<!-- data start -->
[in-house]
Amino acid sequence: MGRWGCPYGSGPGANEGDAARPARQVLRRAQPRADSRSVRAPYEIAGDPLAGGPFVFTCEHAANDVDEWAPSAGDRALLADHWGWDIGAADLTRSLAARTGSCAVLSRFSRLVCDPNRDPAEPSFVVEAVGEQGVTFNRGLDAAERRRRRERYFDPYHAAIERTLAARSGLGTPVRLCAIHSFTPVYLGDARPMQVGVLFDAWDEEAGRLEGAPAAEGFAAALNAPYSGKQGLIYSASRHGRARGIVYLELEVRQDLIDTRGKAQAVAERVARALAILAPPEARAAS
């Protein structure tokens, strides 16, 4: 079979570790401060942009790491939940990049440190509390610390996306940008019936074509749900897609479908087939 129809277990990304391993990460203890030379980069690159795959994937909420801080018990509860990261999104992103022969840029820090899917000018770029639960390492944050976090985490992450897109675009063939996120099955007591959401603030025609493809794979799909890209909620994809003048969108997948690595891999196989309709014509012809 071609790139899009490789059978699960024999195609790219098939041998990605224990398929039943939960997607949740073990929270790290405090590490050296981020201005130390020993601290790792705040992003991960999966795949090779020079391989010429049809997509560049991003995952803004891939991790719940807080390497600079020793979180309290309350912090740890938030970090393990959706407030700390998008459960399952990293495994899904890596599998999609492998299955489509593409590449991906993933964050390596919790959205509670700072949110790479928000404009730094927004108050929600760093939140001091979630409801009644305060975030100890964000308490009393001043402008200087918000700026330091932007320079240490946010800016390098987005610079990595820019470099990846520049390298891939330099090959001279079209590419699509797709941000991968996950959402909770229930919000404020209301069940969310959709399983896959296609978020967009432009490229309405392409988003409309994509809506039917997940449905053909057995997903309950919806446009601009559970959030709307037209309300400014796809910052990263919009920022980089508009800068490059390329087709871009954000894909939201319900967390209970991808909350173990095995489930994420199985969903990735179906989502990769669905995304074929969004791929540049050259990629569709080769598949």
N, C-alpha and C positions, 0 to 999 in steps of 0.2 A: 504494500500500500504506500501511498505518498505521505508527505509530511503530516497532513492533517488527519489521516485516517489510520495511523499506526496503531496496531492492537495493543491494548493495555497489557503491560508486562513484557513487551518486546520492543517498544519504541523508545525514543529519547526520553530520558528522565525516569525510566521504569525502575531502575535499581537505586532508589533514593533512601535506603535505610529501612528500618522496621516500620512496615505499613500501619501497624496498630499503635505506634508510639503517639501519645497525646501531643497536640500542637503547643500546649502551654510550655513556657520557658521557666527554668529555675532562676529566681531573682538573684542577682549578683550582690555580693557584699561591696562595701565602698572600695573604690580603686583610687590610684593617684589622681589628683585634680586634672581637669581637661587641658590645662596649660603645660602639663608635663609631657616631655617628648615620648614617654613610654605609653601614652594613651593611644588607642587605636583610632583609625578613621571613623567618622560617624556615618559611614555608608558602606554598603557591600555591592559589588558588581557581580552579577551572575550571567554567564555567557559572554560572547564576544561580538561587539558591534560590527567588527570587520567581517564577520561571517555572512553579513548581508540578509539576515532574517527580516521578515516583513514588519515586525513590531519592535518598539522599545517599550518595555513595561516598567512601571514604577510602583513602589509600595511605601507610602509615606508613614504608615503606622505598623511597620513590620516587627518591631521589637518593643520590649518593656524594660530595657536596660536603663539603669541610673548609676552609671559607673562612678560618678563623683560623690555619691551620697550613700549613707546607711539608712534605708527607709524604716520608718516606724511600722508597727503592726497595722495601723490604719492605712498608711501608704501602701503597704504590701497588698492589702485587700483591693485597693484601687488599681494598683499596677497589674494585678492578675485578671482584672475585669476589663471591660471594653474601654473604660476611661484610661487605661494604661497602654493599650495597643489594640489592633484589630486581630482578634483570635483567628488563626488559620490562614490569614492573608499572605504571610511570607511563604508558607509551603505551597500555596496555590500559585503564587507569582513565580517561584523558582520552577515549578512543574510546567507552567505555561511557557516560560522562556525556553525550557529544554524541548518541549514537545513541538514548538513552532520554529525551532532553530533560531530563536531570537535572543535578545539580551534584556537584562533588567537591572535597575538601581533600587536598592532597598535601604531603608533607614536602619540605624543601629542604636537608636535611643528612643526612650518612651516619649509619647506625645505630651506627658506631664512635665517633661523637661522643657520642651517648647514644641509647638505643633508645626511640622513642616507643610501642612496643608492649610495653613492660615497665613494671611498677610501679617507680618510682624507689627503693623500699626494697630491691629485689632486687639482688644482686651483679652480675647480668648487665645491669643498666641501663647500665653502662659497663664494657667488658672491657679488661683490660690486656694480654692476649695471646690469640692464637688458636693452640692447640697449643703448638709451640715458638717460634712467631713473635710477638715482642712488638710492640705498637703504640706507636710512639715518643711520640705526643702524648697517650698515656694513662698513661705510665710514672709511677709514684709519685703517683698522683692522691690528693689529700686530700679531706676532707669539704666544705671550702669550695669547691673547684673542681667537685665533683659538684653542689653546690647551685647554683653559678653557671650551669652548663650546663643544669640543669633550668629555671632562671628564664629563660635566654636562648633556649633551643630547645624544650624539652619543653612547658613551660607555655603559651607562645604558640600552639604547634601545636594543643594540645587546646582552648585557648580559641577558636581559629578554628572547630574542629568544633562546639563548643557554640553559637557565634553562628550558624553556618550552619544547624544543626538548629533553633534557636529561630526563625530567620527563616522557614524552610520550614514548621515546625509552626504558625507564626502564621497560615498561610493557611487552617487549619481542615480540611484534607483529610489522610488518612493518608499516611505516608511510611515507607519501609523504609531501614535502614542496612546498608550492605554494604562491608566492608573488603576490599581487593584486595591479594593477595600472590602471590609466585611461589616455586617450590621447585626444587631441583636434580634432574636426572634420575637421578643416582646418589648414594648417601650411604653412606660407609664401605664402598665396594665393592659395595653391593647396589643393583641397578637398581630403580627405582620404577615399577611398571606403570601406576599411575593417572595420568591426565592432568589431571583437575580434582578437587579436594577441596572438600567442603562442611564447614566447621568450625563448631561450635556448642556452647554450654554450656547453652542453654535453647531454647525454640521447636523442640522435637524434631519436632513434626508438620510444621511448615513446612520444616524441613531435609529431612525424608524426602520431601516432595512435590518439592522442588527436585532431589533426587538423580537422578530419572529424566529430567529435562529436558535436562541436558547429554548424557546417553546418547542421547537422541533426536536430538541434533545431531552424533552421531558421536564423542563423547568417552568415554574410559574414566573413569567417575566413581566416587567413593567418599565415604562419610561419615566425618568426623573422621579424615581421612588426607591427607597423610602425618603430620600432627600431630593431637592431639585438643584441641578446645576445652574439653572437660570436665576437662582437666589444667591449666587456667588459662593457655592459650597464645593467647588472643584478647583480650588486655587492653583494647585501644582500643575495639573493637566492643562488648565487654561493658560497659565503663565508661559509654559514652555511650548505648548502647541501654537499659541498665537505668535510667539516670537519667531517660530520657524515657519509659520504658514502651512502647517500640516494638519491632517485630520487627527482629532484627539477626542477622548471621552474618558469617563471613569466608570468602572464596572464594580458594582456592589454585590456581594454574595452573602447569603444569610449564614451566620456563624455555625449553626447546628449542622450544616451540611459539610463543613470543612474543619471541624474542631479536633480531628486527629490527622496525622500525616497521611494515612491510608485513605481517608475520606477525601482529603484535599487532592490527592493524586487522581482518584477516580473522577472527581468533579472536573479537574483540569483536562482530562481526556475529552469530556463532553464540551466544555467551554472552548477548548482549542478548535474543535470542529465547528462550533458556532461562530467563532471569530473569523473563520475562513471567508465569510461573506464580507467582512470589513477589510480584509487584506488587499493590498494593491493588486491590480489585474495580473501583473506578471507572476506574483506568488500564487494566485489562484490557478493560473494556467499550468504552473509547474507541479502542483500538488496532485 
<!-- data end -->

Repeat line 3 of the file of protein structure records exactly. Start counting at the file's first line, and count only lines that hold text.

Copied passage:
């Protein structure tokens, strides 16, 4: 079979570790401060942009790491939940990049440190509390610390996306940008019936074509749900897609479908087939 129809277990990304391993990460203890030379980069690159795959994937909420801080018990509860990261999104992103022969840029820090899917000018770029639960390492944050976090985490992450897109675009063939996120099955007591959401603030025609493809794979799909890209909620994809003048969108997948690595891999196989309709014509012809 071609790139899009490789059978699960024999195609790219098939041998990605224990398929039943939960997607949740073990929270790290405090590490050296981020201005130390020993601290790792705040992003991960999966795949090779020079391989010429049809997509560049991003995952803004891939991790719940807080390497600079020793979180309290309350912090740890938030970090393990959706407030700390998008459960399952990293495994899904890596599998999609492998299955489509593409590449991906993933964050390596919790959205509670700072949110790479928000404009730094927004108050929600760093939140001091979630409801009644305060975030100890964000308490009393001043402008200087918000700026330091932007320079240490946010800016390098987005610079990595820019470099990846520049390298891939330099090959001279079209590419699509797709941000991968996950959402909770229930919000404020209301069940969310959709399983896959296609978020967009432009490229309405392409988003409309994509809506039917997940449905053909057995997903309950919806446009601009559970959030709307037209309300400014796809910052990263919009920022980089508009800068490059390329087709871009954000894909939201319900967390209970991808909350173990095995489930994420199985969903990735179906989502990769669905995304074929969004791929540049050259990629569709080769598949």